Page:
A new paradigm for understanding philippine politics
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A new paradigm for understanding philippine politics



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A new paradigm for understanding philippine politics Presentation Transcript

  • 1. By Amando Doronilla
  • 2.  What is a paradigm? Why is there a paradigm shift? How are resources used by politicians? Can we fully say that politics has changed since 1986 revolution? How has Civil Society shaped Philippine politics and to what degree?
  • 3. Introduction Between 1972-1994, there was a failed authoritarian system, characterized by one party hegemony Constitution was rewritten twice in 1973 and 1987 Leadership was replaced through elections and extra-constitutional methods After 1986 revolution, multiparty system was developed
  • 4.  With regards to economy, cartels and monopolies which were protected by Marcos regime started to wane But, oligarchs have risen to power during the Aquino regime
  • 5. Inadequacy of the TraditionalApproach Current studies show that “clientelism” is still being used in the country Clientelism is defined as the study of power and of the state as a source of resources to legitimize the traditional elite’s domination of politics
  • 6.  Patronage, coercion and payoffs determine the outcome of elections, based on patron- client paradigm Much of the literature on Philippine politics describes Philippine democracy as elite democracy However, the author, Doronilla disagrees and believes that there had been developments after 1986
  • 7. Continuity or Change? In his book, A Changeless Land, David Timberman notes that the 1986 revolution restored democracy in the Philippines However, Aquino’s administration had to defend itself from 7 coup attempts In one of the interviews of Sen. Honasan, he said the shift of power from Marcos to Aquino is a shift of one elite to another elite
  • 8. Sen. Gringo Honasan
  • 9.  According to Timberman, there is a constant poverty, inequity and injustice that characterize Philippine society, particularly in the countryside Politics and economy are dominated by relatively small but durable group of political families Repetitiveness to charges of election fraud, corruption, nepotism and incompetence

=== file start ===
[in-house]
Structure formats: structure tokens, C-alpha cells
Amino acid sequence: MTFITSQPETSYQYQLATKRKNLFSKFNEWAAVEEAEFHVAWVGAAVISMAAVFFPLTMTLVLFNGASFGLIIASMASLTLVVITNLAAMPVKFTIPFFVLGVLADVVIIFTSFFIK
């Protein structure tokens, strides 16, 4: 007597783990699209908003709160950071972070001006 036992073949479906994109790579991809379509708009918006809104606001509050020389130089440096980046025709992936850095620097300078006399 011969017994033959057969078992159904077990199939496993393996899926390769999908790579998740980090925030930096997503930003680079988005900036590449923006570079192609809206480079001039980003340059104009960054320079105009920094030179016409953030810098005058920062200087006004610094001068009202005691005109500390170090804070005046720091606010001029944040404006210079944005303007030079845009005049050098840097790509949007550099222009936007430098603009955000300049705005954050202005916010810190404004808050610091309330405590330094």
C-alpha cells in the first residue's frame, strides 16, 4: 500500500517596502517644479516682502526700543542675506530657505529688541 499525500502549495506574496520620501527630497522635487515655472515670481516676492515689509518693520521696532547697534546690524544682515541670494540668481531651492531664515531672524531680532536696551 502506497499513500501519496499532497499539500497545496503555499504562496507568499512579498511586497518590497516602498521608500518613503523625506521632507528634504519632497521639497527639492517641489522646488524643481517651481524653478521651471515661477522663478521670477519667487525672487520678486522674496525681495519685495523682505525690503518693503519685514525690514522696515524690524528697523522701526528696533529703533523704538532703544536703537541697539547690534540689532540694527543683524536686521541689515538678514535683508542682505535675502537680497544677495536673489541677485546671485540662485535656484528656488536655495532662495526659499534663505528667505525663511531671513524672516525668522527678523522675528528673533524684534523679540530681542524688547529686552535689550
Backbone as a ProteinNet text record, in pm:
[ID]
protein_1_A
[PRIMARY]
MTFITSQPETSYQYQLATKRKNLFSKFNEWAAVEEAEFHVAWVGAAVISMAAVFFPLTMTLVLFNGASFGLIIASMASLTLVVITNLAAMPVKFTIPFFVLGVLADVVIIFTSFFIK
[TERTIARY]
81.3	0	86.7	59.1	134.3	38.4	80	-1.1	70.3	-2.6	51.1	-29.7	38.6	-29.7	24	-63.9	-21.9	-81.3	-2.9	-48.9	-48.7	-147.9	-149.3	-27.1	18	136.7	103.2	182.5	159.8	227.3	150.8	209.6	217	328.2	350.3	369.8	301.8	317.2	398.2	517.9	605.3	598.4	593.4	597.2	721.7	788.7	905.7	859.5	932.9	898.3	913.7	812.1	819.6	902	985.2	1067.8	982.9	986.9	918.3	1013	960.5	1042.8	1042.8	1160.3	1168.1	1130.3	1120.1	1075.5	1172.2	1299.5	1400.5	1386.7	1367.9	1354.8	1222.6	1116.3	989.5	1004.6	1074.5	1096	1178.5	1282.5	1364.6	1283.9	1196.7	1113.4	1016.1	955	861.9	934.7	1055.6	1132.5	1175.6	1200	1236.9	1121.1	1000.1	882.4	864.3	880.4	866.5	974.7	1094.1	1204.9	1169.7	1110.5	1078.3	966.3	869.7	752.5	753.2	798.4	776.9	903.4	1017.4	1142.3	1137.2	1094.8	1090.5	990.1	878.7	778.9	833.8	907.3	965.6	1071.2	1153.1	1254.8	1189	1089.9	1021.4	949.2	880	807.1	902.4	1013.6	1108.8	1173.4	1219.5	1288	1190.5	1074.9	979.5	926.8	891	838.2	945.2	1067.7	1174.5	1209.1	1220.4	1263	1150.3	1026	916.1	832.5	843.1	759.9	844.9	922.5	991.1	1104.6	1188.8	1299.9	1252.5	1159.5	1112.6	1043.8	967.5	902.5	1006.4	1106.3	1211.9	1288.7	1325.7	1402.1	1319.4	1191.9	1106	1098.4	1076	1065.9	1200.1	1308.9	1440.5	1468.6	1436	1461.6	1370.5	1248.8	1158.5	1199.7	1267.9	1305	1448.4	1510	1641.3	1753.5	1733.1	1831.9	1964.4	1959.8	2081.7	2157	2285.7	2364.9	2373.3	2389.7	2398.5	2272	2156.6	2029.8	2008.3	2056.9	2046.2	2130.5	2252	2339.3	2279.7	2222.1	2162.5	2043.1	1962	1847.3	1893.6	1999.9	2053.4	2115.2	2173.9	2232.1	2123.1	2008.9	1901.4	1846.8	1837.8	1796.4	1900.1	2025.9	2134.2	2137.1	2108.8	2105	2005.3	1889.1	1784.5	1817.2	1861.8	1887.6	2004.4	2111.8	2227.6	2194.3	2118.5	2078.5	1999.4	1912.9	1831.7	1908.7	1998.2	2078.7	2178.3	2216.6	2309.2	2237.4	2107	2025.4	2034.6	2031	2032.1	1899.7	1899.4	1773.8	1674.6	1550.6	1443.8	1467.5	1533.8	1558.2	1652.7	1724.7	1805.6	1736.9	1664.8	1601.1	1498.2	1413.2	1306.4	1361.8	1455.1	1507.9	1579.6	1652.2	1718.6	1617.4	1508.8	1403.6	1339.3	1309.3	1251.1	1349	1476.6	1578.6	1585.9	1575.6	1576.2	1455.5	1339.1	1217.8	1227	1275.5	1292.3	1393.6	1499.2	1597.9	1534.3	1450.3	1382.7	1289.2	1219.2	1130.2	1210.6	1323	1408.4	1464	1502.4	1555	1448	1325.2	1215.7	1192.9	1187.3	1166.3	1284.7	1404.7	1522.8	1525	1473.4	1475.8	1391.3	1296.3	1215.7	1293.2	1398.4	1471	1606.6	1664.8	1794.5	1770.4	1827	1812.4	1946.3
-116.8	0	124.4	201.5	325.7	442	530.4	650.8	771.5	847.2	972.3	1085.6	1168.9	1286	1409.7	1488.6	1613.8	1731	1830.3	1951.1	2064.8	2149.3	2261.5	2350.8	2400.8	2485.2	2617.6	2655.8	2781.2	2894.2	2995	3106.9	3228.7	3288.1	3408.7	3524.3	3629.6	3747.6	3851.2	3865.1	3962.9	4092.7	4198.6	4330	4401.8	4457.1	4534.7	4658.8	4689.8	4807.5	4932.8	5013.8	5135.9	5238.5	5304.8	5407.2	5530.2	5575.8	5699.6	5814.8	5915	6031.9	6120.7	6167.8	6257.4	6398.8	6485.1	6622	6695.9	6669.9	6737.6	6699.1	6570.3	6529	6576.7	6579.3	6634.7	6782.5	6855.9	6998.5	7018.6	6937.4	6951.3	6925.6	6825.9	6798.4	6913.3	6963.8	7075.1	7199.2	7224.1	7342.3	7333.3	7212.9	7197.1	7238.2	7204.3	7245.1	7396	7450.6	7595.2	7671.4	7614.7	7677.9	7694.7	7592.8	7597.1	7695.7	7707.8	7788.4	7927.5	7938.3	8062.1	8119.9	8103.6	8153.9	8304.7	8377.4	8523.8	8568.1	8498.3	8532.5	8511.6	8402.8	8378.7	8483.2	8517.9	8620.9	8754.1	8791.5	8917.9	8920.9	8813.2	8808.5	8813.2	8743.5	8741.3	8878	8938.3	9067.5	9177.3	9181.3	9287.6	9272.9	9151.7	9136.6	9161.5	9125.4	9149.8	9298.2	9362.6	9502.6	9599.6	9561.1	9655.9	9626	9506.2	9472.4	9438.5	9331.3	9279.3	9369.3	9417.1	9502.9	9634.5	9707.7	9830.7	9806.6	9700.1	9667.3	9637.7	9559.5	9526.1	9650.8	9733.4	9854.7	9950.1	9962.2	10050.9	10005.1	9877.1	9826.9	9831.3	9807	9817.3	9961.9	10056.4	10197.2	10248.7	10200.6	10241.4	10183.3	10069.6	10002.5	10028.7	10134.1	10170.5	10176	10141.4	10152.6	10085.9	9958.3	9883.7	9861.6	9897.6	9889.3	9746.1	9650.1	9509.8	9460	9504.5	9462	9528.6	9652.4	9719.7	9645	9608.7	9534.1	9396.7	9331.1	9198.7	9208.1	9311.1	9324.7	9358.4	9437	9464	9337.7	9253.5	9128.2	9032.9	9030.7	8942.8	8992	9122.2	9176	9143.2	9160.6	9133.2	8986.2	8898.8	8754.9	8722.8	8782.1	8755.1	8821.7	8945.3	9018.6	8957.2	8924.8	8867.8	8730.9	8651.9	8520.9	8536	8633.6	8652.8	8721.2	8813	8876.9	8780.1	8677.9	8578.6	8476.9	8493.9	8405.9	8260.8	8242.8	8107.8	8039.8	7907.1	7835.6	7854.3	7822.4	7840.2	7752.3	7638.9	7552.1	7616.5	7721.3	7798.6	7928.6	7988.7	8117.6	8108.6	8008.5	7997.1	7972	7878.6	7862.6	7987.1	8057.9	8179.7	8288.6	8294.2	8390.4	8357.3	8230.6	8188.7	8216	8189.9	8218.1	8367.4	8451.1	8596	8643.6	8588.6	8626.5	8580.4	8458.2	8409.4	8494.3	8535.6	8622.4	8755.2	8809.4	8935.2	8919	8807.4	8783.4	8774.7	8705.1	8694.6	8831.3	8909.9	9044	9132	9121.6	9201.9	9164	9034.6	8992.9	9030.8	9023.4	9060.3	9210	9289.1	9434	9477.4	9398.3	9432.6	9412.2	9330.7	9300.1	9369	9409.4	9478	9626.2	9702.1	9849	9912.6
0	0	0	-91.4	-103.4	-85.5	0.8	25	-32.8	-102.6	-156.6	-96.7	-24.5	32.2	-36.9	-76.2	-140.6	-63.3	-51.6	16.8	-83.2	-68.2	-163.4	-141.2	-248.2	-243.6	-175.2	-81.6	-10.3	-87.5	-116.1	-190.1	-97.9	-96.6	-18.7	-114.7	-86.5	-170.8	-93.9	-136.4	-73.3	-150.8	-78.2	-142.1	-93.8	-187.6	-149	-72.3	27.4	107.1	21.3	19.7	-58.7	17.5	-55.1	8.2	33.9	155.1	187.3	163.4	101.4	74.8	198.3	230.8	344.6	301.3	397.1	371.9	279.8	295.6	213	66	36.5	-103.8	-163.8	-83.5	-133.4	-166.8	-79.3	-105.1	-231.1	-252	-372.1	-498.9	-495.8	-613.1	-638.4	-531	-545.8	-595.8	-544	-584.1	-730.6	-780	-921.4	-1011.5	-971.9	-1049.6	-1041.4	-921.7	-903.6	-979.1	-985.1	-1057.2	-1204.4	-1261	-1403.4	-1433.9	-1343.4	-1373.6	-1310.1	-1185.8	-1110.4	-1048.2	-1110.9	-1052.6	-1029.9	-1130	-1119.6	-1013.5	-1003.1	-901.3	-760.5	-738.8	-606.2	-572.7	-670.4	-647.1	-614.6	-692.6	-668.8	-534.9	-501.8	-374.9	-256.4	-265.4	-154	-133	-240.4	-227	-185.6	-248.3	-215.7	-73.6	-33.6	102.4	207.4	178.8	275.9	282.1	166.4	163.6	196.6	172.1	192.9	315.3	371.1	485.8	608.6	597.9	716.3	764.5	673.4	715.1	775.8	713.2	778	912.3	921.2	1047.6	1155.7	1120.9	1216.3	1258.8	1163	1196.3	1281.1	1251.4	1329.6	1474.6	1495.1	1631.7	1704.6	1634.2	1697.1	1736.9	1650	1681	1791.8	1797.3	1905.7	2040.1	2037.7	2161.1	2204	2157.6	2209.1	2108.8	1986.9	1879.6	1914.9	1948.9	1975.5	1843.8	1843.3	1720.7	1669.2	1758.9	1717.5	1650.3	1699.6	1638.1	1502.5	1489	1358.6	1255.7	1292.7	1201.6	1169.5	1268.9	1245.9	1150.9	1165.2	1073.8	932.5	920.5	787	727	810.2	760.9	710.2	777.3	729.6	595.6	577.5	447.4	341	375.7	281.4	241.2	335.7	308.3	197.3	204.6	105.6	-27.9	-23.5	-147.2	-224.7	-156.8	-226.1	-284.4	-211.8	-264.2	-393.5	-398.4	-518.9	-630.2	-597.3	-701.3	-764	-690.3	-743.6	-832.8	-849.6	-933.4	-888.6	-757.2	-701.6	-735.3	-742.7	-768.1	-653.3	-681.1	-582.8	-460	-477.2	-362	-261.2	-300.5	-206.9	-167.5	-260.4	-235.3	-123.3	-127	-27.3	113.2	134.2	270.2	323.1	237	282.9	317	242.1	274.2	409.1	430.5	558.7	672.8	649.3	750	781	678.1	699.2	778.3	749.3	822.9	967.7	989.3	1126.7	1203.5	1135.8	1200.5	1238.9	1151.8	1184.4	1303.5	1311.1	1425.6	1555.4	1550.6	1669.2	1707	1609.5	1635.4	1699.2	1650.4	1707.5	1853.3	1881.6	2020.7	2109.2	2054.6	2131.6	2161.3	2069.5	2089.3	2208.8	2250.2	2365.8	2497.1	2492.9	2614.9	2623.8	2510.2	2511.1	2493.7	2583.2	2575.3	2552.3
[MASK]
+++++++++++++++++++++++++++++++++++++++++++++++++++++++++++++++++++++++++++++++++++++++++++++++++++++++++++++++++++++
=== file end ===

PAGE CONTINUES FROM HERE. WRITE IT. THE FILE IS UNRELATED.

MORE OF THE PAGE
• 10.  In 1992, 145 of 199 representatives are from the political clans, where previously, it was 164 In 1940, only 10% of the representatives were from the business sector, but in the 9th Congress, it increased to 36%
  • 11.  Members come from not only the elite class, but the middle class (although, they have strong ties with the elites) Some came from the government sector and the law profession
  • 12. The Growth of Civil Society Civil Society is an arena of autonomous groups impervious to and functioning outside the reach of patronage, dependence or paternalism of the patron-client or patronage model After 1986, NGO grew to 30,000 Yet, NGOs until today have not yet greatly influence political results to the extent that political families have become fewer
  • 13.  NGOs have participated in local elections, although no one has produced serious research on whether or not local-level political interventions have resulted in the entry of new blood in politics Different interests of NGOs make it difficult to influence national politics
  • 14. Conclusion How are resources used by politicians? Can we fully say that politics has changed since 1986 revolution? How has Civil Society shaped Philippine politics and to what degree?